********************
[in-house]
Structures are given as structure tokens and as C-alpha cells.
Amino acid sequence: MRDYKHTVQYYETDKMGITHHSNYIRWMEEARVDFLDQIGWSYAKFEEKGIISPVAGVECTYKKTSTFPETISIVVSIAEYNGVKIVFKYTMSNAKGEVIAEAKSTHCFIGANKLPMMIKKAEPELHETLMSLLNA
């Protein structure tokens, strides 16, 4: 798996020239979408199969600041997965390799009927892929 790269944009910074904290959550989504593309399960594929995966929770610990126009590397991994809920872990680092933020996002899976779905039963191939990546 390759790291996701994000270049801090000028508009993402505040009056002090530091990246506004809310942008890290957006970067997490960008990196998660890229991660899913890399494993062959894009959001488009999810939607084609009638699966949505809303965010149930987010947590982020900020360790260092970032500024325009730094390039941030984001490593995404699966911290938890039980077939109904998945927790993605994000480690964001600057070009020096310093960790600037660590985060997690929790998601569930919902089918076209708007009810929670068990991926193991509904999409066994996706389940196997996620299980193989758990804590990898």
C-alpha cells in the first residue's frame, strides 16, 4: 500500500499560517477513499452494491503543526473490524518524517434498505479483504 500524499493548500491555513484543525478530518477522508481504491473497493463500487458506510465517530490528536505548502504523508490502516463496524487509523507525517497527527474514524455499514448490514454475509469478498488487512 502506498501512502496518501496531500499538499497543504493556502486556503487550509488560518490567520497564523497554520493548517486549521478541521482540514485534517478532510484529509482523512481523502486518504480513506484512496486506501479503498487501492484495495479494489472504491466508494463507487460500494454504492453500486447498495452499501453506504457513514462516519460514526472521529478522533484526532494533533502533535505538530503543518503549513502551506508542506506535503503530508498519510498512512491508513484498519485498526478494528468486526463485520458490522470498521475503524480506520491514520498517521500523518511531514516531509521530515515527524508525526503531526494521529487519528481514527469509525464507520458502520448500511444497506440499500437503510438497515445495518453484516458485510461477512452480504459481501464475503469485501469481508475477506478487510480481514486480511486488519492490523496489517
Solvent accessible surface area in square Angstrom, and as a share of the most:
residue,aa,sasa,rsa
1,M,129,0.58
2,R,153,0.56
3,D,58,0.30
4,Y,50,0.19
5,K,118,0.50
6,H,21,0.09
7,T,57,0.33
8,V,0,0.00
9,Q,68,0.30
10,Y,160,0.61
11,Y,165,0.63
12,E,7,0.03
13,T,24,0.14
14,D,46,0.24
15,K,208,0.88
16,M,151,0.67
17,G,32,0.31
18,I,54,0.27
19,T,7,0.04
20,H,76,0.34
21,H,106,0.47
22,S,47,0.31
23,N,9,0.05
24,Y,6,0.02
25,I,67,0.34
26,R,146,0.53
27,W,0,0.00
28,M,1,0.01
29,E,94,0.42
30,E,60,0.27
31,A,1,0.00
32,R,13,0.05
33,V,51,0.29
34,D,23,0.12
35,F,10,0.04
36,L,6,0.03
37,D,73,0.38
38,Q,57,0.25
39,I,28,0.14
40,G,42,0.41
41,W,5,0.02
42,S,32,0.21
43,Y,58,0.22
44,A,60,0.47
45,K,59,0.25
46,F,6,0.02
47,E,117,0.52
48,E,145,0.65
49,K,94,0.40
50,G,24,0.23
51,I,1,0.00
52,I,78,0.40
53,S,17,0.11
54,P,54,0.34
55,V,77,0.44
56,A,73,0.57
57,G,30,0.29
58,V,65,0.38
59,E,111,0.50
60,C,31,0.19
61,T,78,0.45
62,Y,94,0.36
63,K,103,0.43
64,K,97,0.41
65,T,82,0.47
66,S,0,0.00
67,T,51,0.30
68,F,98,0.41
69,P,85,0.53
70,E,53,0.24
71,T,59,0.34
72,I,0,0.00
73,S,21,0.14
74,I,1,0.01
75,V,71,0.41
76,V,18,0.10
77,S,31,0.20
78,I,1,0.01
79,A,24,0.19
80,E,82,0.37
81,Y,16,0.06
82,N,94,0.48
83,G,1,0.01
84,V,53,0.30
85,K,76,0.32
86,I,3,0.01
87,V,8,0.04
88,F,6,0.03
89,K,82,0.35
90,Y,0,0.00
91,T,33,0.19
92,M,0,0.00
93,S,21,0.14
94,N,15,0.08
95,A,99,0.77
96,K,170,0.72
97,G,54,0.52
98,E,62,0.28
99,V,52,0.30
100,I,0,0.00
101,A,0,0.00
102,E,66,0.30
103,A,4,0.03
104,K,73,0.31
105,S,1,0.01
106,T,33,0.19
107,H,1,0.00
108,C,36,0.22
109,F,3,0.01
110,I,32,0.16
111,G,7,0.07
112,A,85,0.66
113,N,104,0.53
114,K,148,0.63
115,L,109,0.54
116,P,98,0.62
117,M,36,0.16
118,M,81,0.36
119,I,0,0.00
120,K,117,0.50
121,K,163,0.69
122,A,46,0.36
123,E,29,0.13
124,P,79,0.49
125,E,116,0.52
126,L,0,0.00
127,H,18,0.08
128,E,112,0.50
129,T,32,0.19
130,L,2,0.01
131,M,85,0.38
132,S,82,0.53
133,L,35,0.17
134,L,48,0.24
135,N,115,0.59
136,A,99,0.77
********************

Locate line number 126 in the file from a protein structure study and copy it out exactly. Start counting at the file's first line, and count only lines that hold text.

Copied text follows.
119,I,0,0.00